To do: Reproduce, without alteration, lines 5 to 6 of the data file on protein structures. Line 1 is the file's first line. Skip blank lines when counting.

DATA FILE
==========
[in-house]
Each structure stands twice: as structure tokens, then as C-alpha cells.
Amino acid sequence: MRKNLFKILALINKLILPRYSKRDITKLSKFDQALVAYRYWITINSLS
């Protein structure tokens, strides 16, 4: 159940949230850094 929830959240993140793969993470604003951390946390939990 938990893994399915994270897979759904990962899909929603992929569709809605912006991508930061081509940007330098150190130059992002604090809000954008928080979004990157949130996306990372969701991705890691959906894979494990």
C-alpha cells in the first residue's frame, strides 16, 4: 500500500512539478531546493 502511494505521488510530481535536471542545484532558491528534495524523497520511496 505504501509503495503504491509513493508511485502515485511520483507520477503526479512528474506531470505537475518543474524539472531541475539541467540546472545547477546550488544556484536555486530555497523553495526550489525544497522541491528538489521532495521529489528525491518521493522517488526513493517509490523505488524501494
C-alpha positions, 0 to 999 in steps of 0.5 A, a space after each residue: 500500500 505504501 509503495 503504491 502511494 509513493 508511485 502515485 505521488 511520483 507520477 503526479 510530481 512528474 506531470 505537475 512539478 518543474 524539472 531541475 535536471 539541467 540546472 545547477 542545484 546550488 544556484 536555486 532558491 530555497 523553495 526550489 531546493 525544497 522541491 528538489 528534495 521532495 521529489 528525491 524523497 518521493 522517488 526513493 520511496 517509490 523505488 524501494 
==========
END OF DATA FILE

C-alpha cells in the first residue's frame, strides 16, 4: 500500500512539478531546493 502511494505521488510530481535536471542545484532558491528534495524523497520511496 505504501509503495503504491509513493508511485502515485511520483507520477503526479512528474506531470505537475518543474524539472531541475539541467540546472545547477546550488544556484536555486530555497523553495526550489525544497522541491528538489521532495521529489528525491518521493522517488526513493517509490523505488524501494
C-alpha positions, 0 to 999 in steps of 0.5 A, a space after each residue: 500500500 505504501 509503495 503504491 502511494 509513493 508511485 502515485 505521488 511520483 507520477 503526479 510530481 512528474 506531470 505537475 512539478 518543474 524539472 531541475 535536471 539541467 540546472 545547477 542545484 546550488 544556484 536555486 532558491 530555497 523553495 526550489 531546493 525544497 522541491 528538489 528534495 521532495 521529489 528525491 524523497 518521493 522517488 526513493 520511496 517509490 523505488 524501494 